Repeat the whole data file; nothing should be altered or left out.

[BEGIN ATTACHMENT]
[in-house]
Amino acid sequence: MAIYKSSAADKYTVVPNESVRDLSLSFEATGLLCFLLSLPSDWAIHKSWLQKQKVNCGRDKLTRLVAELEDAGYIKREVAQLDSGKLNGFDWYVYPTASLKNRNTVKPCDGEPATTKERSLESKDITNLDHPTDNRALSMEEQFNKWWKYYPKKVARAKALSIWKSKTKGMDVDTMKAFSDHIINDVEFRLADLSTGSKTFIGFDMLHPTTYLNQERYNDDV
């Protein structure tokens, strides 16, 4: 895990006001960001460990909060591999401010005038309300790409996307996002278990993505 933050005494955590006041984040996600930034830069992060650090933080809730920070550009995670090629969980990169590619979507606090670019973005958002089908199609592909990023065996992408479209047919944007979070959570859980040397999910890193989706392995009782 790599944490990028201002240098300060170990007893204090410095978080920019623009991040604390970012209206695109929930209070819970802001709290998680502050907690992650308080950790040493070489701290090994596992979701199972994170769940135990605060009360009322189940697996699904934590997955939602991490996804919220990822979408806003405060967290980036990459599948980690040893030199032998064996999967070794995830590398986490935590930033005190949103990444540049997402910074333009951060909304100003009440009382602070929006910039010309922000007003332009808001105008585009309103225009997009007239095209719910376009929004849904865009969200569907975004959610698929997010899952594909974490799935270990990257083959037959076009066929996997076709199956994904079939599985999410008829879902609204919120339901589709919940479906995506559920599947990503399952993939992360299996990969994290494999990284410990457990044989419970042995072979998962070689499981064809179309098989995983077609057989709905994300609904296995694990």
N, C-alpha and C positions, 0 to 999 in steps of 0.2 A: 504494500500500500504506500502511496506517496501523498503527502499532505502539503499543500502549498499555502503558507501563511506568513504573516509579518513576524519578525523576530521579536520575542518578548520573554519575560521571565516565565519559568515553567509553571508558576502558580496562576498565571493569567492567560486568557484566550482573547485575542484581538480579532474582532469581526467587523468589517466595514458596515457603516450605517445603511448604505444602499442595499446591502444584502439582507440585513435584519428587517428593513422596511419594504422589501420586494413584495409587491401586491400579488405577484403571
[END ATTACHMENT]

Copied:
[in-house]
Amino acid sequence: MAIYKSSAADKYTVVPNESVRDLSLSFEATGLLCFLLSLPSDWAIHKSWLQKQKVNCGRDKLTRLVAELEDAGYIKREVAQLDSGKLNGFDWYVYPTASLKNRNTVKPCDGEPATTKERSLESKDITNLDHPTDNRALSMEEQFNKWWKYYPKKVARAKALSIWKSKTKGMDVDTMKAFSDHIINDVEFRLADLSTGSKTFIGFDMLHPTTYLNQERYNDDV
């Protein structure tokens, strides 16, 4: 895990006001960001460990909060591999401010005038309300790409996307996002278990993505 933050005494955590006041984040996600930034830069992060650090933080809730920070550009995670090629969980990169590619979507606090670019973005958002089908199609592909990023065996992408479209047919944007979070959570859980040397999910890193989706392995009782 790599944490990028201002240098300060170990007893204090410095978080920019623009991040604390970012209206695109929930209070819970802001709290998680502050907690992650308080950790040493070489701290090994596992979701199972994170769940135990605060009360009322189940697996699904934590997955939602991490996804919220990822979408806003405060967290980036990459599948980690040893030199032998064996999967070794995830590398986490935590930033005190949103990444540049997402910074333009951060909304100003009440009382602070929006910039010309922000007003332009808001105008585009309103225009997009007239095209719910376009929004849904865009969200569907975004959610698929997010899952594909974490799935270990990257083959037959076009066929996997076709199956994904079939599985999410008829879902609204919120339901589709919940479906995506559920599947990503399952993939992360299996990969994290494999990284410990457990044989419970042995072979998962070689499981064809179309098989995983077609057989709905994300609904296995694990």
N, C-alpha and C positions, 0 to 999 in steps of 0.2 A: 504494500500500500504506500502511496506517496501523498503527502499532505502539503499543500502549498499555502503558507501563511506568513504573516509579518513576524519578525523576530521579536520575542518578548520573554519575560521571565516565565519559568515553567509553571508558576502558580496562576498565571493569567492567560486568557484566550482573547485575542484581538480579532474582532469581526467587523468589517466595514458596515457603516450605517445603511448604505444602499442595499446591502444584502439582507440585513435584519428587517428593513422596511419594504422589501420586494413584495409587491401586491400579488405577484403571